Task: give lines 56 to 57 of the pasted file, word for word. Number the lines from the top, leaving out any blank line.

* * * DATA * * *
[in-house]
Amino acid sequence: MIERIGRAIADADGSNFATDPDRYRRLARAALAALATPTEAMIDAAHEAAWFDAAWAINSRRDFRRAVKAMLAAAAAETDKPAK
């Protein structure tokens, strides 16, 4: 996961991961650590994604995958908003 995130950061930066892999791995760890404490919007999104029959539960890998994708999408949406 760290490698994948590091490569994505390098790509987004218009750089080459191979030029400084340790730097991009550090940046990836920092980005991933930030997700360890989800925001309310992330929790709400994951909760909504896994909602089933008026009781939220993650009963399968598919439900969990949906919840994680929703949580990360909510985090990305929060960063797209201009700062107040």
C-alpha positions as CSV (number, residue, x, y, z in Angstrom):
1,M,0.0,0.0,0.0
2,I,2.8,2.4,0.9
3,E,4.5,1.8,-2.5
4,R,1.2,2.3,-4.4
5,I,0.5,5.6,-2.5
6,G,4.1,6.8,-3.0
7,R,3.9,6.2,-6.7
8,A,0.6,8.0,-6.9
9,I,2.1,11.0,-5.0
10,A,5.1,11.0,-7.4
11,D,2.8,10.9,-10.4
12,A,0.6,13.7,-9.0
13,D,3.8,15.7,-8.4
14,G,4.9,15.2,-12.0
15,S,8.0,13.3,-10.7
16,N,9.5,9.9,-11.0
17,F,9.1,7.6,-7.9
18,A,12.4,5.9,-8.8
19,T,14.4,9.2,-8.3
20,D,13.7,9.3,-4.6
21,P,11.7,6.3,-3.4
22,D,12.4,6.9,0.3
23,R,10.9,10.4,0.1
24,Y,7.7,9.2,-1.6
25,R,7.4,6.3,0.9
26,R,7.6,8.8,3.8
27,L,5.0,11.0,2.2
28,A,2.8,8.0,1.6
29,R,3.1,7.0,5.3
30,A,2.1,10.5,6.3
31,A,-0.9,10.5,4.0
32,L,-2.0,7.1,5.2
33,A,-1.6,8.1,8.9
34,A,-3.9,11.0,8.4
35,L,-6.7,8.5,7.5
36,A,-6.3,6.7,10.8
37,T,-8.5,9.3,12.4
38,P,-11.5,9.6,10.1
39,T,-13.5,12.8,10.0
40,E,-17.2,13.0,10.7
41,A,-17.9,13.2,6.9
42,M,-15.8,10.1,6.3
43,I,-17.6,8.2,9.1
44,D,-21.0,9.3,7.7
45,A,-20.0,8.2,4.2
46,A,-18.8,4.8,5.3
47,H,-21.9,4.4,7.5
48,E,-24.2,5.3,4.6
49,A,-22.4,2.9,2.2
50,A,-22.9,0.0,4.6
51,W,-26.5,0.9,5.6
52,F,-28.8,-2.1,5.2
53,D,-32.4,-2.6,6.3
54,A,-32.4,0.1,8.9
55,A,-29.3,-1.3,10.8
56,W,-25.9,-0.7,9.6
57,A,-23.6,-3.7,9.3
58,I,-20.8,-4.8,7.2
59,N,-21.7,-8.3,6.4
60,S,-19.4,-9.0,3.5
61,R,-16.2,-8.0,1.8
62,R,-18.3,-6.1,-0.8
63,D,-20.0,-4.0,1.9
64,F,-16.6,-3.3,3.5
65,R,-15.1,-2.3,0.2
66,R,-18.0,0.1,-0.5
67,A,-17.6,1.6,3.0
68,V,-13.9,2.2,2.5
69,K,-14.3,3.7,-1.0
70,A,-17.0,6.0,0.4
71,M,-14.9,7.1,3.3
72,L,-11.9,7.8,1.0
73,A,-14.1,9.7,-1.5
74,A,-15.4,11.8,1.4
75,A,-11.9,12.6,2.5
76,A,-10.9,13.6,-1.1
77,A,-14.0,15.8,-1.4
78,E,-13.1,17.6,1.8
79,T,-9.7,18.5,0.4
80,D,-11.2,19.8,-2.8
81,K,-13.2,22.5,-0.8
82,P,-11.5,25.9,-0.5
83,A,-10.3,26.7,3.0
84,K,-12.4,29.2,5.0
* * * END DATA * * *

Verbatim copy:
52,F,-28.8,-2.1,5.2
53,D,-32.4,-2.6,6.3